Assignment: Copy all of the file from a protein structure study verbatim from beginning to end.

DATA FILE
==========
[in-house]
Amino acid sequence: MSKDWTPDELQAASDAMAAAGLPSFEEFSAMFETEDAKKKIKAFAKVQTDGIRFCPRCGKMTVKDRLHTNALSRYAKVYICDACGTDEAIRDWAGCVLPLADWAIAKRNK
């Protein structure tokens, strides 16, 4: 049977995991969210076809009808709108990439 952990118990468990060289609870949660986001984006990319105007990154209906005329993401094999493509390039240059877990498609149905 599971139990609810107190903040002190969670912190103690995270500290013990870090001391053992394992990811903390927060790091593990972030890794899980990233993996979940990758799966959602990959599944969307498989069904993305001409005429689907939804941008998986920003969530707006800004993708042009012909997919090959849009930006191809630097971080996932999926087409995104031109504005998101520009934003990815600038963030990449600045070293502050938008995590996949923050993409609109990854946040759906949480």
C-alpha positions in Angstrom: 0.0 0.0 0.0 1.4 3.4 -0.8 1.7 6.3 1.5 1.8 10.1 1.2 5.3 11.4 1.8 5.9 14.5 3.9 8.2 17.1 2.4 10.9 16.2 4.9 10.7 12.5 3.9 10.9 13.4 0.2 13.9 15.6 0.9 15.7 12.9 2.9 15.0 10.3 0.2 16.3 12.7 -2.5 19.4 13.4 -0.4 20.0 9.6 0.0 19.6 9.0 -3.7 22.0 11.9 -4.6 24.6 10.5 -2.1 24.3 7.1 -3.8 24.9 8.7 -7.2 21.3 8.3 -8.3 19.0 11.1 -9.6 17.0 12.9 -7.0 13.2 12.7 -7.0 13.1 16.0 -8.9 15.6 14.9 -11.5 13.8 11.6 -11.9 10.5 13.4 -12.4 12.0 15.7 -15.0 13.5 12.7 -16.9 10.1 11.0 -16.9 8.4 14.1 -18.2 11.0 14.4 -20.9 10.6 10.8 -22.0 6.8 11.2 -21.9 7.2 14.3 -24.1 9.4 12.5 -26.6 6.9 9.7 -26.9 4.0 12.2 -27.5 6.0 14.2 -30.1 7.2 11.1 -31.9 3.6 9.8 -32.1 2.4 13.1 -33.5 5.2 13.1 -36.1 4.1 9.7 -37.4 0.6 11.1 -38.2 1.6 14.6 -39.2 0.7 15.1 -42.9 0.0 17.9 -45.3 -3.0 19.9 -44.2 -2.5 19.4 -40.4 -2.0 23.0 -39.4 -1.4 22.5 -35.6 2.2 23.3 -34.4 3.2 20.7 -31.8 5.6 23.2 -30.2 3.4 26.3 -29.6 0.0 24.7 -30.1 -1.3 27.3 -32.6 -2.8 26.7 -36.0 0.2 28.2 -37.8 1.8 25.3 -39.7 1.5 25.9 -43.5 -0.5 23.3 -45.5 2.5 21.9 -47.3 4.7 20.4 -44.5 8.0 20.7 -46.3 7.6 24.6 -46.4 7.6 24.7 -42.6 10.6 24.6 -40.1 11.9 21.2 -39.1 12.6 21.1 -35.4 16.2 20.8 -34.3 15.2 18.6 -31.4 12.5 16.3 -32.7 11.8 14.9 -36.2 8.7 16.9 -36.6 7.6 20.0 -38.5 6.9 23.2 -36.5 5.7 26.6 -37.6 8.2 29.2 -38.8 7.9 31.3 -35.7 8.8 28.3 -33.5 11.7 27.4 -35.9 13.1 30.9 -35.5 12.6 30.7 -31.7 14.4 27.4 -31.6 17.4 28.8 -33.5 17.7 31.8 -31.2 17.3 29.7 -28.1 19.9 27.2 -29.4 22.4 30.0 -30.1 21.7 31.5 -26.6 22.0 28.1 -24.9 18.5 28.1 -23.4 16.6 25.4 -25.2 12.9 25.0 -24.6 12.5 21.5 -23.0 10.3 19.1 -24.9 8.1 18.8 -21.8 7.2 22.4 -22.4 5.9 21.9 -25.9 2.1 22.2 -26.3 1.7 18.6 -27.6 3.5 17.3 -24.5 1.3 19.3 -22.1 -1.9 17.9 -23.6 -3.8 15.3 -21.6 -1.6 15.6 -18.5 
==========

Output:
[in-house]
Amino acid sequence: MSKDWTPDELQAASDAMAAAGLPSFEEFSAMFETEDAKKKIKAFAKVQTDGIRFCPRCGKMTVKDRLHTNALSRYAKVYICDACGTDEAIRDWAGCVLPLADWAIAKRNK
């Protein structure tokens, strides 16, 4: 049977995991969210076809009808709108990439 952990118990468990060289609870949660986001984006990319105007990154209906005329993401094999493509390039240059877990498609149905 599971139990609810107190903040002190969670912190103690995270500290013990870090001391053992394992990811903390927060790091593990972030890794899980990233993996979940990758799966959602990959599944969307498989069904993305001409005429689907939804941008998986920003969530707006800004993708042009012909997919090959849009930006191809630097971080996932999926087409995104031109504005998101520009934003990815600038963030990449600045070293502050938008995590996949923050993409609109990854946040759906949480």
C-alpha positions in Angstrom: 0.0 0.0 0.0 1.4 3.4 -0.8 1.7 6.3 1.5 1.8 10.1 1.2 5.3 11.4 1.8 5.9 14.5 3.9 8.2 17.1 2.4 10.9 16.2 4.9 10.7 12.5 3.9 10.9 13.4 0.2 13.9 15.6 0.9 15.7 12.9 2.9 15.0 10.3 0.2 16.3 12.7 -2.5 19.4 13.4 -0.4 20.0 9.6 0.0 19.6 9.0 -3.7 22.0 11.9 -4.6 24.6 10.5 -2.1 24.3 7.1 -3.8 24.9 8.7 -7.2 21.3 8.3 -8.3 19.0 11.1 -9.6 17.0 12.9 -7.0 13.2 12.7 -7.0 13.1 16.0 -8.9 15.6 14.9 -11.5 13.8 11.6 -11.9 10.5 13.4 -12.4 12.0 15.7 -15.0 13.5 12.7 -16.9 10.1 11.0 -16.9 8.4 14.1 -18.2 11.0 14.4 -20.9 10.6 10.8 -22.0 6.8 11.2 -21.9 7.2 14.3 -24.1 9.4 12.5 -26.6 6.9 9.7 -26.9 4.0 12.2 -27.5 6.0 14.2 -30.1 7.2 11.1 -31.9 3.6 9.8 -32.1 2.4 13.1 -33.5 5.2 13.1 -36.1 4.1 9.7 -37.4 0.6 11.1 -38.2 1.6 14.6 -39.2 0.7 15.1 -42.9 0.0 17.9 -45.3 -3.0 19.9 -44.2 -2.5 19.4 -40.4 -2.0 23.0 -39.4 -1.4 22.5 -35.6 2.2 23.3 -34.4 3.2 20.7 -31.8 5.6 23.2 -30.2 3.4 26.3 -29.6 0.0 24.7 -30.1 -1.3 27.3 -32.6 -2.8 26.7 -36.0 0.2 28.2 -37.8 1.8 25.3 -39.7 1.5 25.9 -43.5 -0.5 23.3 -45.5 2.5 21.9 -47.3 4.7 20.4 -44.5 8.0 20.7 -46.3 7.6 24.6 -46.4 7.6 24.7 -42.6 10.6 24.6 -40.1 11.9 21.2 -39.1 12.6 21.1 -35.4 16.2 20.8 -34.3 15.2 18.6 -31.4 12.5 16.3 -32.7 11.8 14.9 -36.2 8.7 16.9 -36.6 7.6 20.0 -38.5 6.9 23.2 -36.5 5.7 26.6 -37.6 8.2 29.2 -38.8 7.9 31.3 -35.7 8.8 28.3 -33.5 11.7 27.4 -35.9 13.1 30.9 -35.5 12.6 30.7 -31.7 14.4 27.4 -31.6 17.4 28.8 -33.5 17.7 31.8 -31.2 17.3 29.7 -28.1 19.9 27.2 -29.4 22.4 30.0 -30.1 21.7 31.5 -26.6 22.0 28.1 -24.9 18.5 28.1 -23.4 16.6 25.4 -25.2 12.9 25.0 -24.6 12.5 21.5 -23.0 10.3 19.1 -24.9 8.1 18.8 -21.8 7.2 22.4 -22.4 5.9 21.9 -25.9 2.1 22.2 -26.3 1.7 18.6 -27.6 3.5 17.3 -24.5 1.3 19.3 -22.1 -1.9 17.9 -23.6 -3.8 15.3 -21.6 -1.6 15.6 -18.5 